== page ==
By the 18th century the colour had fallen out of fashion again what with the light pastels being the most popular colours of the baroque period. Black would return after the French Revolution and by the 19th century it was a standard colour of business dress and the upper-classes, it also came to represent, rather contrastingly, the Romantic movement as well as the Industrial Revolution and a lot of machinery was manufactured in black, everything from trains and cars to sewing machines and telephones. In this context black can be seen to represent durability and functionality.

Black on the Silver Screen
The 20th century is where black gets the most interesting in the shortest span of time, in WWII it was the colour of Italian and German fascism and yet ironically a few decades later it became the colour of choice for anarchists and rebellious youth. Film and television would be very influencial in these changes.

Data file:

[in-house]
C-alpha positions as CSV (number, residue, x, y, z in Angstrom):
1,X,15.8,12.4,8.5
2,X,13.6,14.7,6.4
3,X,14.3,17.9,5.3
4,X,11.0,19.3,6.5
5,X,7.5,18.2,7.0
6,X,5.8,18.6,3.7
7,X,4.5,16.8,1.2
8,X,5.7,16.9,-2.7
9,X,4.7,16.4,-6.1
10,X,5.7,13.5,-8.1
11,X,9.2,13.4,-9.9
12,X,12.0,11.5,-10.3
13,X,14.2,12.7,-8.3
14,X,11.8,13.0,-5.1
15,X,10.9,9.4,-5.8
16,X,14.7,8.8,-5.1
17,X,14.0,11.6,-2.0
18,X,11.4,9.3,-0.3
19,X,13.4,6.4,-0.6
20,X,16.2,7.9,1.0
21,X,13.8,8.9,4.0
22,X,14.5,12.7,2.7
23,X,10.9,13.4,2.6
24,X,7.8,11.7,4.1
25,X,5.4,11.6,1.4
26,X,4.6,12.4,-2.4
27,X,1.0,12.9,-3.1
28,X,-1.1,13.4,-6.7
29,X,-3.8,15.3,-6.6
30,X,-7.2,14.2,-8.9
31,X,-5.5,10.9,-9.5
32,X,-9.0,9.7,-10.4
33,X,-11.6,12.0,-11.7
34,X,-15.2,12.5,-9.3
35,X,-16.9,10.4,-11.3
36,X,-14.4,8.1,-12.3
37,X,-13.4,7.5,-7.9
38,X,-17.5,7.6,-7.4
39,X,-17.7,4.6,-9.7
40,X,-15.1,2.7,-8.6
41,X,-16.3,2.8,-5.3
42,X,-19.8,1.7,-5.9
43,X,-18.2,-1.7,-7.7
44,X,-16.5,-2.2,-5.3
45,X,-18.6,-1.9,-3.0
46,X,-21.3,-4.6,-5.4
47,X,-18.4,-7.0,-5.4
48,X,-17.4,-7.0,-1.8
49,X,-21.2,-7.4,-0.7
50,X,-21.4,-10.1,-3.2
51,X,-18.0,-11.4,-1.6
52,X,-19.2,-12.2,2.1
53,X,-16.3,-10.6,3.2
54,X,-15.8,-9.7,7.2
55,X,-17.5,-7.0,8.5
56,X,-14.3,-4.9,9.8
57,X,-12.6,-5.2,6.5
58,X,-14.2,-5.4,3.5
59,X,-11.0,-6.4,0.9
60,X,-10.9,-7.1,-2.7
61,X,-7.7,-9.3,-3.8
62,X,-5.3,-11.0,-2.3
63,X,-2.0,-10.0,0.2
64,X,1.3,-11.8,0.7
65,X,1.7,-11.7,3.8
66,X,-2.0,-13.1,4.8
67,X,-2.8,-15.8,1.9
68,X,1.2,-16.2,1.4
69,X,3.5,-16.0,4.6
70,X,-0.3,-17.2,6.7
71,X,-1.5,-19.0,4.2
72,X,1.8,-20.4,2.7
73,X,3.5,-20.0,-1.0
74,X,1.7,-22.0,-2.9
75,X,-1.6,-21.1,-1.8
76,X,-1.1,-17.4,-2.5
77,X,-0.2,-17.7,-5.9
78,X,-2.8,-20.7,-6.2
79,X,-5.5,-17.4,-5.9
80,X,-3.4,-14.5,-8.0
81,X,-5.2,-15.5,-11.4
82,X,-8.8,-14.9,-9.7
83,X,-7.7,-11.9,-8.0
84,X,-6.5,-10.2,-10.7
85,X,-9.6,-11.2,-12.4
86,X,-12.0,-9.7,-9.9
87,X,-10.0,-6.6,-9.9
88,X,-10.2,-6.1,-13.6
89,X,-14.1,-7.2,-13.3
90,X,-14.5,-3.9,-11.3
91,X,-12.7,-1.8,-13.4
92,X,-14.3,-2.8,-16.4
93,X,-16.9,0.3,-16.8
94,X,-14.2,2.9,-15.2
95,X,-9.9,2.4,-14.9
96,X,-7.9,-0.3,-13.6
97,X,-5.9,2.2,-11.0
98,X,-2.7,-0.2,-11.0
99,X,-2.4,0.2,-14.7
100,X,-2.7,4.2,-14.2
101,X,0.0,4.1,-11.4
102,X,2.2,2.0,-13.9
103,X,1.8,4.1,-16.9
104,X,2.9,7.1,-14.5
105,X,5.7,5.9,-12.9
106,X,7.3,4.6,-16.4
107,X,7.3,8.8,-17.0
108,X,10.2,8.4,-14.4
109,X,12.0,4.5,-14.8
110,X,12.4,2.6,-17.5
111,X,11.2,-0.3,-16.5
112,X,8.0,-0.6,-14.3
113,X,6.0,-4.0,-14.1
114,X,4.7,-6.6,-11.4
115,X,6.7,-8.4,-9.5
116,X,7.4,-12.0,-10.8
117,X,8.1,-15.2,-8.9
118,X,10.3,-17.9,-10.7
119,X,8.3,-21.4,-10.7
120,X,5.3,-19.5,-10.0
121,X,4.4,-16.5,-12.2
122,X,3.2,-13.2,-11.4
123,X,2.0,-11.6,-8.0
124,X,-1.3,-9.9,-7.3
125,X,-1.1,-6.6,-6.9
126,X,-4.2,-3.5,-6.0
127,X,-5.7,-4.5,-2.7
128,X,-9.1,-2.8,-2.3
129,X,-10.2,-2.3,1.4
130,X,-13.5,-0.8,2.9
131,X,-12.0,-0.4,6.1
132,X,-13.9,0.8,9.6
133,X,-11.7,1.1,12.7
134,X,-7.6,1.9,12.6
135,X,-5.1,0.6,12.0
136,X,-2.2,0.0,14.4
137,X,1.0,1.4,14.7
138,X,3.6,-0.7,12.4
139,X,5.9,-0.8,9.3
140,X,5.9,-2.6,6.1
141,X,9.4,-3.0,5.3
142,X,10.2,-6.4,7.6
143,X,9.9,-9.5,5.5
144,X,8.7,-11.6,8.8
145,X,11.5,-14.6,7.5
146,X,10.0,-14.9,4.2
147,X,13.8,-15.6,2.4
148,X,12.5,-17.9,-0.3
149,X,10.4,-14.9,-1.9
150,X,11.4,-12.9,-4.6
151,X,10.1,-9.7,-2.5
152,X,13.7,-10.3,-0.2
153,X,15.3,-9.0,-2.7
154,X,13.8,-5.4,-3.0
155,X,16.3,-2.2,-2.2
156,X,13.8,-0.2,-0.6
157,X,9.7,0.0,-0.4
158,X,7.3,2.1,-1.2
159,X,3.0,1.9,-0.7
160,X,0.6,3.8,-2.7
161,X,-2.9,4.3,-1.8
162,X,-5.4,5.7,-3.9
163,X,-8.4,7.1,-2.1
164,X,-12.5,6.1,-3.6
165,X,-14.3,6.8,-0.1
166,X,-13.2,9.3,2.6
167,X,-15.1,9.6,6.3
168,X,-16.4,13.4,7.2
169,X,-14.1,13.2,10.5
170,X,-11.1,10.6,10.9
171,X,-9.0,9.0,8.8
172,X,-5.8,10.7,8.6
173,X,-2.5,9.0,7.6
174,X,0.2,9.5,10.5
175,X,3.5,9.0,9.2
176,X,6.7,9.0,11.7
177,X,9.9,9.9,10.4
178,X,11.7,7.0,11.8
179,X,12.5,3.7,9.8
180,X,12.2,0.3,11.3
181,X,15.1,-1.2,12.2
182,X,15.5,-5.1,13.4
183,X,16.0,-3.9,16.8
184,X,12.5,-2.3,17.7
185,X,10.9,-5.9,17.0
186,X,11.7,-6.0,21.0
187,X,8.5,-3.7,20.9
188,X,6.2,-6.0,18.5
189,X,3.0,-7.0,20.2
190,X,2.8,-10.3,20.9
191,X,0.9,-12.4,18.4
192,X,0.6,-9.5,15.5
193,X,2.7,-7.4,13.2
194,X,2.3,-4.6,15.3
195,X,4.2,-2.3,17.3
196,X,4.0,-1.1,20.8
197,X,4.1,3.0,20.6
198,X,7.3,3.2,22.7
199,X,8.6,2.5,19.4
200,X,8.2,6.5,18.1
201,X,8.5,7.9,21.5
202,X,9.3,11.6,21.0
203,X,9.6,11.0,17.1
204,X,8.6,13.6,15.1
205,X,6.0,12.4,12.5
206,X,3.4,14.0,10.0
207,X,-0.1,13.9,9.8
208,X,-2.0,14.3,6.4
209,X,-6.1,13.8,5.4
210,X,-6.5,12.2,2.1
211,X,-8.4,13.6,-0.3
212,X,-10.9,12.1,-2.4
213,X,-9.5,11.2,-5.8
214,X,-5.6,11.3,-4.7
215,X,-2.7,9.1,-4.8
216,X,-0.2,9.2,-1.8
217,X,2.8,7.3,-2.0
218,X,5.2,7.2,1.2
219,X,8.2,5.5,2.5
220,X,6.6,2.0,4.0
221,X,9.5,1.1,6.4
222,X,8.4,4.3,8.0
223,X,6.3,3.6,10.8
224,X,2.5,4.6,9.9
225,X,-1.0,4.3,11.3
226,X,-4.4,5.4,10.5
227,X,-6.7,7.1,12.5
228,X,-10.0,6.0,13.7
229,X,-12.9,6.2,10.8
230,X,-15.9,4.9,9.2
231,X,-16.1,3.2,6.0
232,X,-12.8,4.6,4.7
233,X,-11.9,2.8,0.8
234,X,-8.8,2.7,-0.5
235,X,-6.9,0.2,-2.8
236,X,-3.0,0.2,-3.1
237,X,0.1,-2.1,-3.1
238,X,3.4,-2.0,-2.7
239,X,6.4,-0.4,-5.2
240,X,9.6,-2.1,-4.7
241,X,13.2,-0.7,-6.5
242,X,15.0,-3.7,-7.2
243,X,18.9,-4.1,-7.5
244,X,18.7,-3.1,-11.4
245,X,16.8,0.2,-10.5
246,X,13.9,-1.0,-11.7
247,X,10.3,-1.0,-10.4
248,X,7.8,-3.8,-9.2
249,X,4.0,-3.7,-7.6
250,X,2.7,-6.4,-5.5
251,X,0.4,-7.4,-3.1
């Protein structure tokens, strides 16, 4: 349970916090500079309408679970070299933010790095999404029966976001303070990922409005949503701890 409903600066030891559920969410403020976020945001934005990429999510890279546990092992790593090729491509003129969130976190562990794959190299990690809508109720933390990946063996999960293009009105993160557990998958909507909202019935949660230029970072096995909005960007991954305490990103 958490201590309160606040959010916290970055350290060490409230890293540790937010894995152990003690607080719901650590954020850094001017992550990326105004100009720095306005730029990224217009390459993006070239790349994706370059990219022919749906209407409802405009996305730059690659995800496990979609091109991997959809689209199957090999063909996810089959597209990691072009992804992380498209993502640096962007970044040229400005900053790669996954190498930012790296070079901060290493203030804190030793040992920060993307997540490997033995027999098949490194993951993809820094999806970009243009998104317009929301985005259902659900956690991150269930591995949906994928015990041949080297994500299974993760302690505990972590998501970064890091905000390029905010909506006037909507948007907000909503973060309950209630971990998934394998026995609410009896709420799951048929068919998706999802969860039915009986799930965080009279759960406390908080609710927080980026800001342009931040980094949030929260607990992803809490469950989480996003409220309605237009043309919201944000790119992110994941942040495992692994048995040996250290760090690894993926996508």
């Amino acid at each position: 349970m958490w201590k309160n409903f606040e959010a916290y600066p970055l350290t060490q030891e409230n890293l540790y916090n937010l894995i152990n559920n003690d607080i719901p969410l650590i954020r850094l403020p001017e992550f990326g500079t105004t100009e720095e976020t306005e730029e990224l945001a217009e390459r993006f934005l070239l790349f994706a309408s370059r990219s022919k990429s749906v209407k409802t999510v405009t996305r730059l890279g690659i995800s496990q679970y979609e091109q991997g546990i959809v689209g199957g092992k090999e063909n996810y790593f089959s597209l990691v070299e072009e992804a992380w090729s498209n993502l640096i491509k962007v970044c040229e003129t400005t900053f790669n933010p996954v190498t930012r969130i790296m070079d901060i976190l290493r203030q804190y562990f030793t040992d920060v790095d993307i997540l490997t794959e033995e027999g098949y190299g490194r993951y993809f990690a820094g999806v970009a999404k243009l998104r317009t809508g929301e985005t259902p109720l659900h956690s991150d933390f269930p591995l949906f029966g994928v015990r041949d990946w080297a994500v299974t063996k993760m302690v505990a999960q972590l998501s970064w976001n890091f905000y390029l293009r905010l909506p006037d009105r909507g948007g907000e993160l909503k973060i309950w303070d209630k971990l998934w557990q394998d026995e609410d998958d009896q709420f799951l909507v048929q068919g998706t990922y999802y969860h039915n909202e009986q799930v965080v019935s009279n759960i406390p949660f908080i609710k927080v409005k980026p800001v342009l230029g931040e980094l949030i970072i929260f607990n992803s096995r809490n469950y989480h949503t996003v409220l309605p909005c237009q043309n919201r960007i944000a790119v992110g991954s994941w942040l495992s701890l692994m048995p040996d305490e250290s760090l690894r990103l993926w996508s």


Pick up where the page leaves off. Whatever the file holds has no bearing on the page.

Marlon Brando in Wild One
In the age of black and white feature films begining roughly in the 1910's costume designers naturally had to think monochromatically, ergo black made a dramatic impression and stood out far more than any colour would and this is probably the most significant era in cementing the modern world's belief that black is a colour of evil. Nosferatu, the Wizard of Oz, Frankenstein, Dracula, the Cabinet of Dr.Calligari just to name a few films all put their monsters and villains in black costumes. It's probably one of the most rudimentary examples of symbolism costume design ever utilised.

Meanwhile in the fashion industry...In the 1920's Coco Chanel is revolutionizing black into a colour of absolute elegance and sophistication in the form of the iconic Little Black Dress. This became the uniform of the femme fatale, of dangerous and exciting women, most notably in the film Gilda (1946).